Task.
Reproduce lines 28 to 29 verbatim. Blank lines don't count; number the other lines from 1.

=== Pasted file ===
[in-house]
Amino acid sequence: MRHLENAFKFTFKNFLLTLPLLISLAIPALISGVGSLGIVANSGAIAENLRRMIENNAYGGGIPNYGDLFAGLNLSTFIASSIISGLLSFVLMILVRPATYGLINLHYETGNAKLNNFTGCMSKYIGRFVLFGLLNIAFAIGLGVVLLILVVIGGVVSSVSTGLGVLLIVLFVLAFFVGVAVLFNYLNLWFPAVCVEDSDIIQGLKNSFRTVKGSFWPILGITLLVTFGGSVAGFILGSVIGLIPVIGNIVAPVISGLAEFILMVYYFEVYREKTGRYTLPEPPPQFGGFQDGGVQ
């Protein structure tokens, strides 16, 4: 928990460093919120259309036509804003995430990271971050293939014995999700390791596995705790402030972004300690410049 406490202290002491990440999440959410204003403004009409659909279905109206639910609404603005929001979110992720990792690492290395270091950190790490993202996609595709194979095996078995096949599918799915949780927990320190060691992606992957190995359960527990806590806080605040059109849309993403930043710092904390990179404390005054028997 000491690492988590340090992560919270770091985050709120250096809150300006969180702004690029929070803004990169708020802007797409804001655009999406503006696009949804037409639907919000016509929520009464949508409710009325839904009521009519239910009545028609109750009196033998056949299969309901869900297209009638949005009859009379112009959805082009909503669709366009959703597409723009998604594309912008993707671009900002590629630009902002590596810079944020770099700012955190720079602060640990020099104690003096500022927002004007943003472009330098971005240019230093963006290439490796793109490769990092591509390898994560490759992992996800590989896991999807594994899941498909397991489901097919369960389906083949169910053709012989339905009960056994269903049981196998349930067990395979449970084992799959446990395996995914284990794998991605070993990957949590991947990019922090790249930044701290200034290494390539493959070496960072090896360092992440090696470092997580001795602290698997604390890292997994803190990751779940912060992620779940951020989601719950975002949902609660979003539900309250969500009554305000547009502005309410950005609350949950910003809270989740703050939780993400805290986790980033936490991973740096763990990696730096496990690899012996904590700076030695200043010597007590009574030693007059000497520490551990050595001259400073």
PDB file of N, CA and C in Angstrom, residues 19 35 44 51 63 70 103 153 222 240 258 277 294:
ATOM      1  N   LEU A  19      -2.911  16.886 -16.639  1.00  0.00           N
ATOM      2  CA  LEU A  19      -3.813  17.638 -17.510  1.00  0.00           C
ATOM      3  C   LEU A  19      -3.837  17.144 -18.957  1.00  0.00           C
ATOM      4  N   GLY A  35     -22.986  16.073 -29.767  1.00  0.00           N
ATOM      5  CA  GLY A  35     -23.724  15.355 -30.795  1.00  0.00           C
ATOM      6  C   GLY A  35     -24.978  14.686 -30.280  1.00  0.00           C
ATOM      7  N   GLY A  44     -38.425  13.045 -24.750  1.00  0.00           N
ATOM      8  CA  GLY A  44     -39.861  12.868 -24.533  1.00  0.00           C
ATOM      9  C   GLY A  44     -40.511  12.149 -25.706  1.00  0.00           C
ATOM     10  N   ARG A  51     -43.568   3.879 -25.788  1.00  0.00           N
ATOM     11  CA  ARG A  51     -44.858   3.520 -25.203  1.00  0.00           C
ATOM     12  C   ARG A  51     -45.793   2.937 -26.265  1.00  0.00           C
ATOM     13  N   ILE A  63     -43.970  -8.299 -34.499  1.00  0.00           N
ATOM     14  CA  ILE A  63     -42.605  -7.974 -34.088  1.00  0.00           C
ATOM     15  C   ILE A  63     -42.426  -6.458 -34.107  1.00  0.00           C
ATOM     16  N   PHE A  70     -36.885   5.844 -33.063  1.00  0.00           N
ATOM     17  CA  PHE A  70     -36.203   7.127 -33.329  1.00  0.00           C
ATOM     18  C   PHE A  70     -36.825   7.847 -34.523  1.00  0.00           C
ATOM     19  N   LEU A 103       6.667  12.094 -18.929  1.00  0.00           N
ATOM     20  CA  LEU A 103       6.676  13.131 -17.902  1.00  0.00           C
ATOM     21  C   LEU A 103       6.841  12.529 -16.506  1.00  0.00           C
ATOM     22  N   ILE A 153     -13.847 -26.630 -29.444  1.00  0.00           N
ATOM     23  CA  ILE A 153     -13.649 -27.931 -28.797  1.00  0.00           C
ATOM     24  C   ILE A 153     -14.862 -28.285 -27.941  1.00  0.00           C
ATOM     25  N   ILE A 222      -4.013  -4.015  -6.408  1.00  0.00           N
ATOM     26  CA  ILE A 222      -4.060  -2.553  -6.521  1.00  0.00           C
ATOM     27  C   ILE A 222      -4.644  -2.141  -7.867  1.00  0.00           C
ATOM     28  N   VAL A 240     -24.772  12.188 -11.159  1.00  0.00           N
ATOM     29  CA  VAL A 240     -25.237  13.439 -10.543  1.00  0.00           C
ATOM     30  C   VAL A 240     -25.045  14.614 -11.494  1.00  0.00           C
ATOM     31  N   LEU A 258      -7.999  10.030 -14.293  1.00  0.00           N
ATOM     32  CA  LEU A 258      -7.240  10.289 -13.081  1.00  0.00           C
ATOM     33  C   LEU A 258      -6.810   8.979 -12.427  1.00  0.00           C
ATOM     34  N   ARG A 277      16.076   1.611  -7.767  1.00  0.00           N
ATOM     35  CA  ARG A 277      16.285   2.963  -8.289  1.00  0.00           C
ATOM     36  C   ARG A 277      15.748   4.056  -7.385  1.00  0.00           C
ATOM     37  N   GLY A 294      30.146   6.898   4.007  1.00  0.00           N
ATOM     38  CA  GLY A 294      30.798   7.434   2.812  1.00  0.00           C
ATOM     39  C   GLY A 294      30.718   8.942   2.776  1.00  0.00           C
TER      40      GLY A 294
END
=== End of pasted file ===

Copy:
ATOM     24  C   ILE A 153     -14.862 -28.285 -27.941  1.00  0.00           C
ATOM     25  N   ILE A 222      -4.013  -4.015  -6.408  1.00  0.00           N